Create a distance sensor for your garage – Part 2/2 – Implement a proximity meter

We learned in the first part of this tutorial how to measure a distance with a HC-SR04 ultrasonic sensor. In this second part, we’ll get rid of the LCD display, and instead show the distance on a custom meter made with LEDs. The idea is to turn colored LEDs ON/OFF depending on how close the car is from the wall.

Why would we get rid of the LCD display

There are two main reasons why we want to remove the LCD display from the final version of this project. The first one is that printing text on the LCD display is using a lot of memory on the PIC for no real reason. Our code related to the LCD, on a PIC16F88, takes around 20% of the program memory. To compare, we’ll see how much memory our program uses at the end of this tutorial. With the LCD related code, it takes 17% of the data memory and 39% of the program memory.

Memory with the LCD related code

The second reason is simply that it is not needed in the final product. Being able to print text on a LCD display was helpful when writing the logic for distance measuring, but it will not be useful in the end.

On a side note, there were other options that we could have used to debug our program during development. I chose this method because we already learned in a previous tutorial how to control a LCD display with a PIC, but we could also have used the UART interface of the PIC to output text on a serial console on our computer. See this tutorial to learn how to use the UART interface.

This is an important thing to keep in mind when working with embedded systems. The resources of the systems we work with are often very limited, and while it’s convenient to have a way to display data, it’s rarely needed in the final product.

Bill of materials

In addition to the components we used in the first part of this tutorial, we’ll need 4 LEDs and 4 resistors. You can use 2 green LEDs, an orange one and a red one. For the resistors, 330Ω is perfect.

Modifications to the circuit

Let’s take the circuit we built previously, remove the LCD display, and add the LEDs. I connected the LEDs to the pins RB0 to RB3 of the PIC. This allows us to still use the LCD display if needed, as it was not connected to those pins.

Schematics of the proximity meter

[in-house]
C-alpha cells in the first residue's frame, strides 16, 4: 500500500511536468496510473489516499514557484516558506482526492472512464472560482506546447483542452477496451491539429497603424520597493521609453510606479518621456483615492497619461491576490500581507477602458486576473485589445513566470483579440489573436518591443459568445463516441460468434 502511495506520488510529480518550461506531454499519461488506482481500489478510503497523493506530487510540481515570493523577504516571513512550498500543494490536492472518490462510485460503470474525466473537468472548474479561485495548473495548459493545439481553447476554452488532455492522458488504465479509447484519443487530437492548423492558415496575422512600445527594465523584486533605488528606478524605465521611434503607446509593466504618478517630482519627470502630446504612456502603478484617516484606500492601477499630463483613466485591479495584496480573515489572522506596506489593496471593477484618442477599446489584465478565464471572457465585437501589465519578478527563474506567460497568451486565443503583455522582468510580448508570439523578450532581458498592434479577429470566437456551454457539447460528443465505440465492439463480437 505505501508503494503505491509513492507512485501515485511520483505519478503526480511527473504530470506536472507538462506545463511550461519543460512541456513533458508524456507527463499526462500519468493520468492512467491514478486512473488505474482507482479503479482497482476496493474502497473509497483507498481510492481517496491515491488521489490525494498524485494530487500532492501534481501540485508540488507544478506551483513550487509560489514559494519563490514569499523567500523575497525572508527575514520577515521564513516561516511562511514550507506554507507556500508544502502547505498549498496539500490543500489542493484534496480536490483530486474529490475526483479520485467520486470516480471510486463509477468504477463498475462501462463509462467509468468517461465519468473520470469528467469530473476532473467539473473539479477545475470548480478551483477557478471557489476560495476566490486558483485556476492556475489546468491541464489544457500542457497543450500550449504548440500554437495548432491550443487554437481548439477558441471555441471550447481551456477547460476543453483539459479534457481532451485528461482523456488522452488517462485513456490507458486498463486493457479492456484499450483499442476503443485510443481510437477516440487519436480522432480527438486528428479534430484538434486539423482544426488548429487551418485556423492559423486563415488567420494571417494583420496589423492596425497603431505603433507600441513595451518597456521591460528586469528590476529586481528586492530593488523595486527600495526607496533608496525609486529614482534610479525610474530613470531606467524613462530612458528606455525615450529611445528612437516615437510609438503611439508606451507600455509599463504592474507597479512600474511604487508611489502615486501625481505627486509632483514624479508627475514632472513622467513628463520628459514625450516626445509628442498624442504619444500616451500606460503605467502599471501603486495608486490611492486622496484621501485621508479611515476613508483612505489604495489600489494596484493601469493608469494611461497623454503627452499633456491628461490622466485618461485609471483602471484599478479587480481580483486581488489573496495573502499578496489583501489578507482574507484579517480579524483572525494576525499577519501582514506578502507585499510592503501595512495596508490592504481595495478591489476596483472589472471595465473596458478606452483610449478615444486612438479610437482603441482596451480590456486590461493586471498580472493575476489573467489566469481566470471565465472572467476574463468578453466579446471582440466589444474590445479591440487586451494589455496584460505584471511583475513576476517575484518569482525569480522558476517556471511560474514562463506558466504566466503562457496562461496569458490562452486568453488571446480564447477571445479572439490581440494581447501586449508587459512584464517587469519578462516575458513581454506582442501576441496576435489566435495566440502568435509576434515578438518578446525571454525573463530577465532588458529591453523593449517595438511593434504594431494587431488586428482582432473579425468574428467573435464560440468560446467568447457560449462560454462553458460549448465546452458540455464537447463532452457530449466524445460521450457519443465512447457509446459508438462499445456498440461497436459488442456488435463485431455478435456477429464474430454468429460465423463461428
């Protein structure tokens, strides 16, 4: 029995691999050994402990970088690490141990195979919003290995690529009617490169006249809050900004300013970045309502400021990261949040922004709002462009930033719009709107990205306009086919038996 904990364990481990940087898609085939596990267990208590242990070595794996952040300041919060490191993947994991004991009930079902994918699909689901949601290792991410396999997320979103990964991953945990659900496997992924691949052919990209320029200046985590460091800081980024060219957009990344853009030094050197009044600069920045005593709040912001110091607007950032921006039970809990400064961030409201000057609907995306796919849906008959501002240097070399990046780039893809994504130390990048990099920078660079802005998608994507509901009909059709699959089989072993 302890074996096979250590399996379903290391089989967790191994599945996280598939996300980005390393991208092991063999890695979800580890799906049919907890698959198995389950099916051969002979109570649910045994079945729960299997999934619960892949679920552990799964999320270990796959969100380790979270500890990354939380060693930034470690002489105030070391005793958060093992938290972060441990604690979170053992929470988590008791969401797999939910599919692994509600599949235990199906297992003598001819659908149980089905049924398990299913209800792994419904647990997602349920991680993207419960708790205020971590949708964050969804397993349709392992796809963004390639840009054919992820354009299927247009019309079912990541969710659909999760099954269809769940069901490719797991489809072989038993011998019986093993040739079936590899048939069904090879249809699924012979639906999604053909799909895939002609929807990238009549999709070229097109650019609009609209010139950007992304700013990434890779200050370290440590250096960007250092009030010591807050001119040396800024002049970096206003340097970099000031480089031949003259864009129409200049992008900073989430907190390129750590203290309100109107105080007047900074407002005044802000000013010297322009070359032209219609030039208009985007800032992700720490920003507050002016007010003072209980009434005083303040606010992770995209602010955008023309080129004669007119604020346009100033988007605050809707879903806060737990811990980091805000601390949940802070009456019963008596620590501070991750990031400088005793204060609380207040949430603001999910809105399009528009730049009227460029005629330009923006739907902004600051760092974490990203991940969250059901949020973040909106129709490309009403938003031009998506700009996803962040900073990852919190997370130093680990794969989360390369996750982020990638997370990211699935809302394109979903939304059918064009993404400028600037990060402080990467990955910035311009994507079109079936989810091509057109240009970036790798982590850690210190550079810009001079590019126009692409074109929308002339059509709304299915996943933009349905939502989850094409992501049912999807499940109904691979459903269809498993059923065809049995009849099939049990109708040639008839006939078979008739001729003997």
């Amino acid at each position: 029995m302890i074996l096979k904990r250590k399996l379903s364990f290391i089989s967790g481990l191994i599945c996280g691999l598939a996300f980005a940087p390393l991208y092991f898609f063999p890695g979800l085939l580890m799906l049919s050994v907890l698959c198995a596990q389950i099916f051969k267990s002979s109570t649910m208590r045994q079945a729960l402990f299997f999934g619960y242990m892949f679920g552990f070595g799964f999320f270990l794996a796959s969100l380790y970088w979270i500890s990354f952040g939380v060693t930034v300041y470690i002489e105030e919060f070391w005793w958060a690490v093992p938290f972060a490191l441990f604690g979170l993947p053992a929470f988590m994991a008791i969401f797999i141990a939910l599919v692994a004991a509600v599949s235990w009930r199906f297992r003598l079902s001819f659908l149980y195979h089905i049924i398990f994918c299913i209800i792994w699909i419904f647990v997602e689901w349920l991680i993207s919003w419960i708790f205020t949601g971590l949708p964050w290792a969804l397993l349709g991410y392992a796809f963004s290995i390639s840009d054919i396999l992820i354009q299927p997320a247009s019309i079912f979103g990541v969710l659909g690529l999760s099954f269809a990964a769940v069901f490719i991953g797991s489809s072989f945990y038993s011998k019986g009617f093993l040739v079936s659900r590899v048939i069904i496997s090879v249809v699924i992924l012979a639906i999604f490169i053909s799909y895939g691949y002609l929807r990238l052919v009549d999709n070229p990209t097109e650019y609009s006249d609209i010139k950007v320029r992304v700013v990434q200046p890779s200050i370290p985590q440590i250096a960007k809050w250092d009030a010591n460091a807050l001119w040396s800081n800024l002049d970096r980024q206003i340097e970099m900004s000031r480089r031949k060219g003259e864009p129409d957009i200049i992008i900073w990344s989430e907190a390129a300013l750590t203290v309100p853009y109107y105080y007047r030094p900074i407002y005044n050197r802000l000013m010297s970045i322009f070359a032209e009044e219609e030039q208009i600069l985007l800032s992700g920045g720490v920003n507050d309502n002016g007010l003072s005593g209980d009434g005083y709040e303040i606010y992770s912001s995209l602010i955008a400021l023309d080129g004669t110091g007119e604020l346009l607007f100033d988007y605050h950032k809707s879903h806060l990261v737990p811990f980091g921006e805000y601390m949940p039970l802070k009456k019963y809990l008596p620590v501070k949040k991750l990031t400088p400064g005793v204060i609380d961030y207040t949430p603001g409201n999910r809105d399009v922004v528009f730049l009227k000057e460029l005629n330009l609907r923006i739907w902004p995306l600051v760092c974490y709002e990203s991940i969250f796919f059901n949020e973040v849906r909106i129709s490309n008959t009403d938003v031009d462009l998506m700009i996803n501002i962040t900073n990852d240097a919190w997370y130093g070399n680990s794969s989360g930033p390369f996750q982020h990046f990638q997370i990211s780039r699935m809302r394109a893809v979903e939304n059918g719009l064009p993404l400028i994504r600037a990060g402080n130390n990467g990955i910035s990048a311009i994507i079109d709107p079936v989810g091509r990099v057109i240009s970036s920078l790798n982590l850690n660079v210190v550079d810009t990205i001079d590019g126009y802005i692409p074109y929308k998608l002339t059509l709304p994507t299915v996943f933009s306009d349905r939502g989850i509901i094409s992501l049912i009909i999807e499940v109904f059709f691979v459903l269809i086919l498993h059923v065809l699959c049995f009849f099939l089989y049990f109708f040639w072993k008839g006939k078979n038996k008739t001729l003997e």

Determine the levels for the meter

The idea behind the proximity meter is simple. We have 4 LEDs that we’ll turn ON or OFF depending on the distance from the car to the wall. The colors of those LEDs will make it easy to quickly see how far we are from hitting the wall.

Knowing this, we can first determine the threshold distances we want to assign to each LED. For this, go in your garage with a tape measurer, and write down the limit distances for each of the following states. I’ll give the distances I chose for my car:

Distance to wall (cm) State LEDs
> 75 Too far all_led_off
65 – 75 Good one_green_on
55 – 65 Perfect 2_green_on
40 – 55 Too close orange_on
< 40 Back up, gonna hit the wall! red_on

Let’s add those values to our program. We’ll define them as #define, which will make it easier to change them later if needed; we’ll just need to change those #define instead of changing the value everywhere it’s used in the code.

The logic to control the proximity meter

We’ll write a function update_proximity_meter()  to take care of the meter. We’ll give it the distance in cm as a parameter, and it will turn each LED on or off depending on the distance.

As you see it’s very easy, we just compare the distance with each threshold and turn the LED on if the distance is smaller.

Main loop


We basically need to read the distance at regular intervals, and update the meter accordingly. But this is not very efficient; even when you’re not needing the system to tell you how close your car is, it will constantly be updating the meter.